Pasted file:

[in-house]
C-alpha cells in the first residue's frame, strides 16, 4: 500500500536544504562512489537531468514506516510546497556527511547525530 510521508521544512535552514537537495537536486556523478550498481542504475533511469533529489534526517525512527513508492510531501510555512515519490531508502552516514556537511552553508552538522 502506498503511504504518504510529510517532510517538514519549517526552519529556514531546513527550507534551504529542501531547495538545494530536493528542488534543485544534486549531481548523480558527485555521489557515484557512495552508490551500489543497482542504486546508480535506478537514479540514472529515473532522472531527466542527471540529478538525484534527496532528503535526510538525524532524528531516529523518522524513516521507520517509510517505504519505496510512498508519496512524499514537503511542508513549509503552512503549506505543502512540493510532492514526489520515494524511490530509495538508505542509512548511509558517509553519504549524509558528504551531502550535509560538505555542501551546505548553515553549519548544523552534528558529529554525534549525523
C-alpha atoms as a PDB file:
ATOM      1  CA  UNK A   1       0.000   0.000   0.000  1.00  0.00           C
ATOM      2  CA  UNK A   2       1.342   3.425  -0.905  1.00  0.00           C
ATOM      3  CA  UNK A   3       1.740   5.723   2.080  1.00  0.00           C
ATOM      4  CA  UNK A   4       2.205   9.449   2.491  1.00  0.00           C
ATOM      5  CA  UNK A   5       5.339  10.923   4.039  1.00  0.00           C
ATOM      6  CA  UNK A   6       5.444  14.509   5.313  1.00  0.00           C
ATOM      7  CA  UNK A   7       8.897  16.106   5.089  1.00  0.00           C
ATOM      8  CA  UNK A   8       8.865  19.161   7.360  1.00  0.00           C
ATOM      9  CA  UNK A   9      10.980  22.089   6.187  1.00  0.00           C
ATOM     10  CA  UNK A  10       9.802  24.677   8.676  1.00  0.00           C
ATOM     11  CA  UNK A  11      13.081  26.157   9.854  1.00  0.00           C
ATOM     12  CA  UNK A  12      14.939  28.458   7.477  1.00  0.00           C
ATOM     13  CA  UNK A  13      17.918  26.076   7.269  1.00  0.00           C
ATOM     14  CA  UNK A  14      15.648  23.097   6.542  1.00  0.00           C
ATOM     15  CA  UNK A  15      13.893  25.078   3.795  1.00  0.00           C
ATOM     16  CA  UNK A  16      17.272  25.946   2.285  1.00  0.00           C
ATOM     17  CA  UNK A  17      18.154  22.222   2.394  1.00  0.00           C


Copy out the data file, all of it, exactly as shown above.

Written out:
[in-house]
C-alpha cells in the first residue's frame, strides 16, 4: 500500500536544504562512489537531468514506516510546497556527511547525530 510521508521544512535552514537537495537536486556523478550498481542504475533511469533529489534526517525512527513508492510531501510555512515519490531508502552516514556537511552553508552538522 502506498503511504504518504510529510517532510517538514519549517526552519529556514531546513527550507534551504529542501531547495538545494530536493528542488534543485544534486549531481548523480558527485555521489557515484557512495552508490551500489543497482542504486546508480535506478537514479540514472529515473532522472531527466542527471540529478538525484534527496532528503535526510538525524532524528531516529523518522524513516521507520517509510517505504519505496510512498508519496512524499514537503511542508513549509503552512503549506505543502512540493510532492514526489520515494524511490530509495538508505542509512548511509558517509553519504549524509558528504551531502550535509560538505555542501551546505548553515553549519548544523552534528558529529554525534549525523
C-alpha atoms as a PDB file:
ATOM      1  CA  UNK A   1       0.000   0.000   0.000  1.00  0.00           C
ATOM      2  CA  UNK A   2       1.342   3.425  -0.905  1.00  0.00           C
ATOM      3  CA  UNK A   3       1.740   5.723   2.080  1.00  0.00           C
ATOM      4  CA  UNK A   4       2.205   9.449   2.491  1.00  0.00           C
ATOM      5  CA  UNK A   5       5.339  10.923   4.039  1.00  0.00           C
ATOM      6  CA  UNK A   6       5.444  14.509   5.313  1.00  0.00           C
ATOM      7  CA  UNK A   7       8.897  16.106   5.089  1.00  0.00           C
ATOM      8  CA  UNK A   8       8.865  19.161   7.360  1.00  0.00           C
ATOM      9  CA  UNK A   9      10.980  22.089   6.187  1.00  0.00           C
ATOM     10  CA  UNK A  10       9.802  24.677   8.676  1.00  0.00           C
ATOM     11  CA  UNK A  11      13.081  26.157   9.854  1.00  0.00           C
ATOM     12  CA  UNK A  12      14.939  28.458   7.477  1.00  0.00           C
ATOM     13  CA  UNK A  13      17.918  26.076   7.269  1.00  0.00           C
ATOM     14  CA  UNK A  14      15.648  23.097   6.542  1.00  0.00           C
ATOM     15  CA  UNK A  15      13.893  25.078   3.795  1.00  0.00           C
ATOM     16  CA  UNK A  16      17.272  25.946   2.285  1.00  0.00           C
ATOM     17  CA  UNK A  17      18.154  22.222   2.394  1.00  0.00           C